Sale of Goods versus Other Transactions

Note on Sale of Goods versus Other Transactions by Legum

Sale of Goods versus Other Transactions


There may be other transactions that share the characteristics of a contract of sale of goods, but would not be considered a contract of sale of goods because they do not embody some characteristics of a contract of sale of goods.

These characteristics are:

1. The property in the goods is transferred for a consideration consisting wholly or partly of money.

2. There must be the transfer of the property in the goods.

3. The subject matter of the contract must be goods.

The following distinctions shall be made:

1. Sale of Goods versus Barter Trade.

2. Sale of Goods versus Gifts.

3. Sale of Goods versus Bailment.

4. Sale of Goods versus Hire-Purchase.

5. Sale of Goods versus Contract for Work and Materials.

Sale of Goods versus Barter Trade:

Barter is the act of trading by exchanging goods and services for other goods and services without the use of money. The requirement in section 1(1) of the Sale of Goods Act, 1963 (Act 137) that a sale of goods contract has its consideration consisting wholly or partly of money, is absent in a barter transaction, as no money is involved.

The idea that the consideration must consist “wholly or partly of money” means that goods may be exchanged between the buyer and the seller, but the buyer must make a monetary payment to the seller. In the case of Dawson Ltd v Dutfield, the parties contracted for two lorries to be paid for by trading in two other lorries, with the difference to be paid off by cash. The court held that this was a contract of sale of goods.

Sale of Goods versus Gifts:

In gifts, there is the transfer of property in goods to another without the need for that person to make any monetary payments. The absence of monetary consideration makes gifts distinguishable from a contract of sale of goods.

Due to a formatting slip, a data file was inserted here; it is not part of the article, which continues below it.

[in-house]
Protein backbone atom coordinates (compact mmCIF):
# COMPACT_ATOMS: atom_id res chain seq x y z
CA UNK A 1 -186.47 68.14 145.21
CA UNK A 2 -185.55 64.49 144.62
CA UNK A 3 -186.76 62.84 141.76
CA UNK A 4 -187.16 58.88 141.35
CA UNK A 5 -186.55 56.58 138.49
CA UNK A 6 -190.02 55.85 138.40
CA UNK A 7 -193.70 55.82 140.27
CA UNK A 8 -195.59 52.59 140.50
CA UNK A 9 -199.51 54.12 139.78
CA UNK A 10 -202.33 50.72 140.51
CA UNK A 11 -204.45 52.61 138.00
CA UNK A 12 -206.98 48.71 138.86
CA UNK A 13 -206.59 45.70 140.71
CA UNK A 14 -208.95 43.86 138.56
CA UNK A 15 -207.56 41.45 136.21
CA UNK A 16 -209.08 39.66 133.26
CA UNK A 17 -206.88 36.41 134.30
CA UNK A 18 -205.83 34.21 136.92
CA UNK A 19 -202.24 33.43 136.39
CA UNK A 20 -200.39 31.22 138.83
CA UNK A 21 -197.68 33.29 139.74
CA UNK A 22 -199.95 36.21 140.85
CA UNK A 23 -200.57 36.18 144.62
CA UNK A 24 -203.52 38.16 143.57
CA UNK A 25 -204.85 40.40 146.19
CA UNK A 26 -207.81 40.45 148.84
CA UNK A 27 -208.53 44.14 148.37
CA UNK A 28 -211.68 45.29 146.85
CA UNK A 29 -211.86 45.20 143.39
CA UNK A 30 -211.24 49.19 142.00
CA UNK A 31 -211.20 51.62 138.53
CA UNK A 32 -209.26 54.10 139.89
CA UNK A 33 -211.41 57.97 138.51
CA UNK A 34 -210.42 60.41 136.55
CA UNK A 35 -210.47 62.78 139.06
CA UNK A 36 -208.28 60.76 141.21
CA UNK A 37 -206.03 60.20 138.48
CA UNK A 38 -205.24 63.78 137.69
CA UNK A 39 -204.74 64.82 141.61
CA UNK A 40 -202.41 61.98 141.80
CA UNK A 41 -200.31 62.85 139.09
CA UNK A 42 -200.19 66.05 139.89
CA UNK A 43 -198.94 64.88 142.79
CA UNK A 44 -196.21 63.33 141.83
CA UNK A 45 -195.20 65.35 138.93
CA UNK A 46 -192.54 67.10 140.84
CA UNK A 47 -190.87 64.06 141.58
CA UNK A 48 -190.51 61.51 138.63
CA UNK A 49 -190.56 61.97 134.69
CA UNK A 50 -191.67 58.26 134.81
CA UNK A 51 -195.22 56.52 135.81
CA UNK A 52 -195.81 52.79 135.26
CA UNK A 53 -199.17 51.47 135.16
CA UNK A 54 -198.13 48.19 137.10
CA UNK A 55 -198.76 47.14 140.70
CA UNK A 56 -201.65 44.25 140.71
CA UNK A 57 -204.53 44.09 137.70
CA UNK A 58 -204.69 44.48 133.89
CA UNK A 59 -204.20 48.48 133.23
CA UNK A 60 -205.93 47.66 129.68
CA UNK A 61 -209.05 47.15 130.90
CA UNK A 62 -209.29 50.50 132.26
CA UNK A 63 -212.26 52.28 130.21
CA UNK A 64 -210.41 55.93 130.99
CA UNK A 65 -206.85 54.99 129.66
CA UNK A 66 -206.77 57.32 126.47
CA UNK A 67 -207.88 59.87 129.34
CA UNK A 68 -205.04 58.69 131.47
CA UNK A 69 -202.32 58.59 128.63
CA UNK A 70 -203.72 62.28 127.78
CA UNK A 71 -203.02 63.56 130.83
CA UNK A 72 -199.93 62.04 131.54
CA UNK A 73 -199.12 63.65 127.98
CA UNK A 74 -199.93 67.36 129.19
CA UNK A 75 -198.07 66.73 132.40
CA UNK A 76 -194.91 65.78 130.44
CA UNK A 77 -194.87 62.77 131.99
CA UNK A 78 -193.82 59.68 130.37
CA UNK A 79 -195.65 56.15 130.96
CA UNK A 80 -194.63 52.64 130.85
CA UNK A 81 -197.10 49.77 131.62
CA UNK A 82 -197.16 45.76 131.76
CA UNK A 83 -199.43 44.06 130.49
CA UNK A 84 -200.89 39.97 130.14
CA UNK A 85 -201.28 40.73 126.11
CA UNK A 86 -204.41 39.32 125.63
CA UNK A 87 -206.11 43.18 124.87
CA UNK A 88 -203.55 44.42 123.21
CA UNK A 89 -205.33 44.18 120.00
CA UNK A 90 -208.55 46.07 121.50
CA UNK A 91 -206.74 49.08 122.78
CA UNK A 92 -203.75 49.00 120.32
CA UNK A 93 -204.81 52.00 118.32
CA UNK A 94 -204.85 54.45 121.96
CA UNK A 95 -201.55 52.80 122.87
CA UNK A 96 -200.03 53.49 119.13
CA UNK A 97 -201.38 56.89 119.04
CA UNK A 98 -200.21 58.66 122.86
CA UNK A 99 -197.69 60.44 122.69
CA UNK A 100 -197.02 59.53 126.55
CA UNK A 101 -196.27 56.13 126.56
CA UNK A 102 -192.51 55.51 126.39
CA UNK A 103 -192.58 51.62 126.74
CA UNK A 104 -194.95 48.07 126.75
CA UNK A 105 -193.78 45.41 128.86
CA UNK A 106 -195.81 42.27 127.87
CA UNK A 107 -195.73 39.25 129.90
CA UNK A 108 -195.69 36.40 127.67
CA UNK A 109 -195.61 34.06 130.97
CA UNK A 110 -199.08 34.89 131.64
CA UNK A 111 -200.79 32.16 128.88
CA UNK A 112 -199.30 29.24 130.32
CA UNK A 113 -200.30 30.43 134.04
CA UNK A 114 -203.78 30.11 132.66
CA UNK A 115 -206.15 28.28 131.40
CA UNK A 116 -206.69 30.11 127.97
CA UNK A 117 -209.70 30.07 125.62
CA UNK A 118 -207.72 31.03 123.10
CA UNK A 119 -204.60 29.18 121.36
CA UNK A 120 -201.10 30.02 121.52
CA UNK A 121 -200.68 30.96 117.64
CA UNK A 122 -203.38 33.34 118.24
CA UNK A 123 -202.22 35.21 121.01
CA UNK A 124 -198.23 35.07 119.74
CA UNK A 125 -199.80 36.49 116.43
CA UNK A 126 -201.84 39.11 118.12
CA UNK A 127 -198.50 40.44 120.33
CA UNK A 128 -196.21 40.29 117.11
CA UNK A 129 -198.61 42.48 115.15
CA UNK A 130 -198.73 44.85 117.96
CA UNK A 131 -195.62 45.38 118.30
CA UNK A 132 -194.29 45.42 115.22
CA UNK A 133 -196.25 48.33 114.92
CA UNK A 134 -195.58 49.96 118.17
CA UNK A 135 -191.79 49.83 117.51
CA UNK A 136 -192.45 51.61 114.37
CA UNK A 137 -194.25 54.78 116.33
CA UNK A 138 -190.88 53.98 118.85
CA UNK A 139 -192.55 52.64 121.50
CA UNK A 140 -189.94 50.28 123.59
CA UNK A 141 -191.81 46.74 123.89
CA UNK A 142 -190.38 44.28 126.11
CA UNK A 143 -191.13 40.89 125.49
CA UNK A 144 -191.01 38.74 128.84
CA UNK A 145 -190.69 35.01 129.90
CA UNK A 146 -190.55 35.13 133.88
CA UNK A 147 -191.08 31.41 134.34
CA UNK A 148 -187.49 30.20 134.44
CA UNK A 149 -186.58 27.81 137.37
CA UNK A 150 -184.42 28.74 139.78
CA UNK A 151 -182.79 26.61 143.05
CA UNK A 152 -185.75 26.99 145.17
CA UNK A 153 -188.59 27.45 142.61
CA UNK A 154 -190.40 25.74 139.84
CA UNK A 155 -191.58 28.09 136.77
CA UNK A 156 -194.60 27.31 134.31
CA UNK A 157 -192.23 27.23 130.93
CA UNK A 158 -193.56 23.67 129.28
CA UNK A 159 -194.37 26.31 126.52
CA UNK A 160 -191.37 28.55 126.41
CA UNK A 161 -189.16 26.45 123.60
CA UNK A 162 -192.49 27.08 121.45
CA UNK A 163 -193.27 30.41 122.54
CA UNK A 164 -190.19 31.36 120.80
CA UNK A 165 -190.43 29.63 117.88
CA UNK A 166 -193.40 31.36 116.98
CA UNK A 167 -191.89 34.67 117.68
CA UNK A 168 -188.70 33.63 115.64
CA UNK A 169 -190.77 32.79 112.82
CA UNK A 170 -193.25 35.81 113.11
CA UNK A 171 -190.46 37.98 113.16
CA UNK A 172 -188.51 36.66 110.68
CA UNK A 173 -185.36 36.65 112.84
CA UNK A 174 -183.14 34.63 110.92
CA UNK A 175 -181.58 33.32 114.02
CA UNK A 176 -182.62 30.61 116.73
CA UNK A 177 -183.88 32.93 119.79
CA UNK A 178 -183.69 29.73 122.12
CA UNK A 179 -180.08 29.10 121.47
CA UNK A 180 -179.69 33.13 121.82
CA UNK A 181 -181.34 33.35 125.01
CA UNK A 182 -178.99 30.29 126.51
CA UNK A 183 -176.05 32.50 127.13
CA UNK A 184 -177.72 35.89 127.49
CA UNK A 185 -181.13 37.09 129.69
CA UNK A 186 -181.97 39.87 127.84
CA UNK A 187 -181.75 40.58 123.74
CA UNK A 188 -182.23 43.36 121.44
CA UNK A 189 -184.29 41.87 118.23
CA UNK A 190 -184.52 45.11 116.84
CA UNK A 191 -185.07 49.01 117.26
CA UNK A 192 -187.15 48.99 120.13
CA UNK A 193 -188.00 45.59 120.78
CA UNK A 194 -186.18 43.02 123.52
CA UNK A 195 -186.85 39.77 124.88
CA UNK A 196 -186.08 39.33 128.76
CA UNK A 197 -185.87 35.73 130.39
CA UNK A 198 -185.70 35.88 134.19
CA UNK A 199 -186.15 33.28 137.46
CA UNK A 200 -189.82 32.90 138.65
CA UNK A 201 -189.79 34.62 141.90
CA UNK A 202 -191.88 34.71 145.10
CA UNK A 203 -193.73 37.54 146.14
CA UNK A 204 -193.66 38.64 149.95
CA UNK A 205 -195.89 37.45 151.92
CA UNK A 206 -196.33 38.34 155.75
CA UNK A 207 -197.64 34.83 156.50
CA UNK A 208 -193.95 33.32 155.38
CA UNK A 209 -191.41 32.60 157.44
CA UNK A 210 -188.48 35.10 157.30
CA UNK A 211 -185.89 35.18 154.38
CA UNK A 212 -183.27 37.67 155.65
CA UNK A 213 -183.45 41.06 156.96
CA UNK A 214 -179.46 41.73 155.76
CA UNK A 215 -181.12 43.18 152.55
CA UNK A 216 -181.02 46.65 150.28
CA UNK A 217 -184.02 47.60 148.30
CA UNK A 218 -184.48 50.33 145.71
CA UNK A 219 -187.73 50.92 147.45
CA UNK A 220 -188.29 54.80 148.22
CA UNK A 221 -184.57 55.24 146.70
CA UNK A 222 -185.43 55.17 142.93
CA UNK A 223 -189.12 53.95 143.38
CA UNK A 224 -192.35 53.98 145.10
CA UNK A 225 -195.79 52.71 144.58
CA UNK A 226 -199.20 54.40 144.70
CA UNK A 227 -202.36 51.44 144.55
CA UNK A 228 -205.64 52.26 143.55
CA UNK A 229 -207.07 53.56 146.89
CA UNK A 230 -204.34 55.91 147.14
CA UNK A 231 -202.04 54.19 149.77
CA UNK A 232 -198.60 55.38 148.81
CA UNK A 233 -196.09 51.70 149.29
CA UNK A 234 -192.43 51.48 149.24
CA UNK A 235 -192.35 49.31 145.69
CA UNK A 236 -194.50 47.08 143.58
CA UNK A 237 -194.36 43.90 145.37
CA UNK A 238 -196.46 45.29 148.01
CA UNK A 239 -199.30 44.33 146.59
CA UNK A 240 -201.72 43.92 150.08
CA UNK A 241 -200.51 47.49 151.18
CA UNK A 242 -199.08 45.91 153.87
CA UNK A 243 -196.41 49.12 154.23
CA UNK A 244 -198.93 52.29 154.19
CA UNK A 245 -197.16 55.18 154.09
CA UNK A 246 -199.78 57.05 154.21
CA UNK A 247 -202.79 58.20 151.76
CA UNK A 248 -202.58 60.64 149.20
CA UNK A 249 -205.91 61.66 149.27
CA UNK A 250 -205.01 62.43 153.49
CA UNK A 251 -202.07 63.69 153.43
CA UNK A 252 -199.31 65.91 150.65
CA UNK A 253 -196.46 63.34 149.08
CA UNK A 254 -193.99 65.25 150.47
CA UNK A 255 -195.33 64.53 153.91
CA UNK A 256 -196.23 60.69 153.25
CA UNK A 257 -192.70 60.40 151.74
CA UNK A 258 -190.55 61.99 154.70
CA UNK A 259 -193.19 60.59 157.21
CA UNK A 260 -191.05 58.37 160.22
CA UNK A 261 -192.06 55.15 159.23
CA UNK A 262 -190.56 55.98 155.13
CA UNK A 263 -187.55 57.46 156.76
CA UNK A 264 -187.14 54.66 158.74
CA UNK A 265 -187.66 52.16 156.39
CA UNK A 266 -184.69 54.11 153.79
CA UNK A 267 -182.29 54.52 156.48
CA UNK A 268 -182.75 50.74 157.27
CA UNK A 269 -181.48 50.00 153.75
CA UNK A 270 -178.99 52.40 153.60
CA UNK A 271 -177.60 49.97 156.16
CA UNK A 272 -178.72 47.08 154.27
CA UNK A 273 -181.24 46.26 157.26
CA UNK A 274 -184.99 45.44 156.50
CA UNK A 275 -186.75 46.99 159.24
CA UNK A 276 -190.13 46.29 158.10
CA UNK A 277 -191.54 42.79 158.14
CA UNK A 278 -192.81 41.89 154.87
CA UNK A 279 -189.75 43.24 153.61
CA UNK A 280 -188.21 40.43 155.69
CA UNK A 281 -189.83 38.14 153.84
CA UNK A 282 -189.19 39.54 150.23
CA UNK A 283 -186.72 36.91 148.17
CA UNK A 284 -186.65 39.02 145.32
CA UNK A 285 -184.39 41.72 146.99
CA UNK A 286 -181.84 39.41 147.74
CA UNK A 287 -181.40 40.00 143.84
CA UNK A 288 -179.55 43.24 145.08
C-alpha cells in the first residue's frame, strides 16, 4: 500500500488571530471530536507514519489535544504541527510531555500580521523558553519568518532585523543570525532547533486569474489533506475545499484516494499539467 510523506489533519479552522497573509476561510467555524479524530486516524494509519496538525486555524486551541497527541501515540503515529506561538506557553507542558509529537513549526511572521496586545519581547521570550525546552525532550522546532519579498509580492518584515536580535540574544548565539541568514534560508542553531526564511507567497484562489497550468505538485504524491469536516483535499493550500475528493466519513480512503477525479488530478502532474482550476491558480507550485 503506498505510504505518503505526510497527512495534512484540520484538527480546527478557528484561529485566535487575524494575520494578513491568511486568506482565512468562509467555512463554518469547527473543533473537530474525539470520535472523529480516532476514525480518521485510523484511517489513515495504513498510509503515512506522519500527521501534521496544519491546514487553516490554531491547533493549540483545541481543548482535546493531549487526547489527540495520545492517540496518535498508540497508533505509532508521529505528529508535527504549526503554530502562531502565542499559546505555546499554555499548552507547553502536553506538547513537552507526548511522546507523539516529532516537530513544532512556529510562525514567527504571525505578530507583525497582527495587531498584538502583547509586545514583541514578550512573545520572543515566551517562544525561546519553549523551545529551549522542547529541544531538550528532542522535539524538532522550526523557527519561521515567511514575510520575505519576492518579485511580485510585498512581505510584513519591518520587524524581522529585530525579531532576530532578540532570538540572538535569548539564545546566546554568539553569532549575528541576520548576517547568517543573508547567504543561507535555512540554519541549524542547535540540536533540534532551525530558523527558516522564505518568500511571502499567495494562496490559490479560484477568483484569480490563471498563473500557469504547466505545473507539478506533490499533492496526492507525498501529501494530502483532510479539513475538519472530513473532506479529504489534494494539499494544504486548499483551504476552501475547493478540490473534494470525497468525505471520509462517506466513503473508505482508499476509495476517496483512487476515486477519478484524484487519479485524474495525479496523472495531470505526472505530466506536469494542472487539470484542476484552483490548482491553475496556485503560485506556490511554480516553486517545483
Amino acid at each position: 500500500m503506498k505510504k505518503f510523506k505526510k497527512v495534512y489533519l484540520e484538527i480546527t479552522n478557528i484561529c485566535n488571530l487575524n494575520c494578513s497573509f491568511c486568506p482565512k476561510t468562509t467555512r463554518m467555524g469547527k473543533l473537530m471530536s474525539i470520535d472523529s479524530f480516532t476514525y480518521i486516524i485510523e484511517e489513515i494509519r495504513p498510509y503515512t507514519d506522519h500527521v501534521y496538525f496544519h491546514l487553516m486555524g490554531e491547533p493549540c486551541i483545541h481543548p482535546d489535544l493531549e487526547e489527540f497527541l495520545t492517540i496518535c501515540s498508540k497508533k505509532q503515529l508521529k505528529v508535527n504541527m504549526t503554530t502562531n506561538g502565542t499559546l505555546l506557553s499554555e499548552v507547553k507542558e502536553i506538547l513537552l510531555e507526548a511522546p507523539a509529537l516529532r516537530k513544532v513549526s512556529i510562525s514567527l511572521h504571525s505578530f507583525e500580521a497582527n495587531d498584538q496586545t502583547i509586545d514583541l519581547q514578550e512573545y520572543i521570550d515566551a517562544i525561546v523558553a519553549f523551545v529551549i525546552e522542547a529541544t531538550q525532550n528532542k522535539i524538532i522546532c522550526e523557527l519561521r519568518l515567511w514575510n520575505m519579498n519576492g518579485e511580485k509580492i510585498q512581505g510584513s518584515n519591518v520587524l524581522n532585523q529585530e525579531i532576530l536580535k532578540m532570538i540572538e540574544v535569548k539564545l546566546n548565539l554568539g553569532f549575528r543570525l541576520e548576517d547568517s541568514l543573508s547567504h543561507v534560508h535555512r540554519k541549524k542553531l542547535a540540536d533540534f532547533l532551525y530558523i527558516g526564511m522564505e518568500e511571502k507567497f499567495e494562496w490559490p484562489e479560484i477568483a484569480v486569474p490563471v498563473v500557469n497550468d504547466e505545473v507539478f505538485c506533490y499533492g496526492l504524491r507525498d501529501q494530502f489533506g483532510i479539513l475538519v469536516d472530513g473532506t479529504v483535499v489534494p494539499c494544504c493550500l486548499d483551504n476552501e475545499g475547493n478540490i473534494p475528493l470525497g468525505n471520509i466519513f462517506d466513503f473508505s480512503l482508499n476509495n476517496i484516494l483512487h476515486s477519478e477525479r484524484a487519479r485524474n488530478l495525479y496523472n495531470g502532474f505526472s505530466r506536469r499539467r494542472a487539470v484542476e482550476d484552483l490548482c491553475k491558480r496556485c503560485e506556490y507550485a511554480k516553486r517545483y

In the case of Esso Petroleum v Customs & Excise, Esso petroleum ran a promotion where any customer who buys four gallons of petrol would get a free coin from their World Cup Coin Collections. If the coins were goods manufactured for resale, they would be subject to tax and then Esso would be liable to pay €200, 000 as tax. Because the coins were not exchanged for monetary compensation, the courts held that the coins were not manufactured for resale by Esso and the handing over of the coins to customers was not the sale of goods.

Sale of Goods versus Bailment

Bailment is a legal relationship where one party, known as a bailor, transfers the possession of the property to another party, known as the bailee, for holding or for use in a particular manner. Essentially, the bailor still has ownership of the property and merely transfers possession of the property to the bailee. Furthermore, the bailee is required to preserve the identity of the goods and simply hold it for the bailor. In the case of South Australian Insurance v Randall, corn was deposited by farmers with a miller who could and did mix the corn with other corn during his business. The parties agreed that the farmer could claim a quantity of grain of the same quality from the miller or the market price of the quantity from the miller. The fact that the miller did not have an obligation to preserve the goods in their original form meant there was no bailment situation.

Sale of Goods versus Hire-Purchase

Section 81(1) of Act 137 provides that a “hire-purchase contract" means a contract of sale of goods in which the price is to be paid in five or more instalments;”

In a hire purchase contract, the owner usually gives possession of the goods to the hirer who pays for them in instalments. During the period of the hire, the hirer may return the goods to the owner. A key difference between a hire purchase and a sale of goods is that in a sale of goods, the buyer agrees to buy the goods whereas, in a hire purchase, the hirer has not necessarily agreed to buy the goods.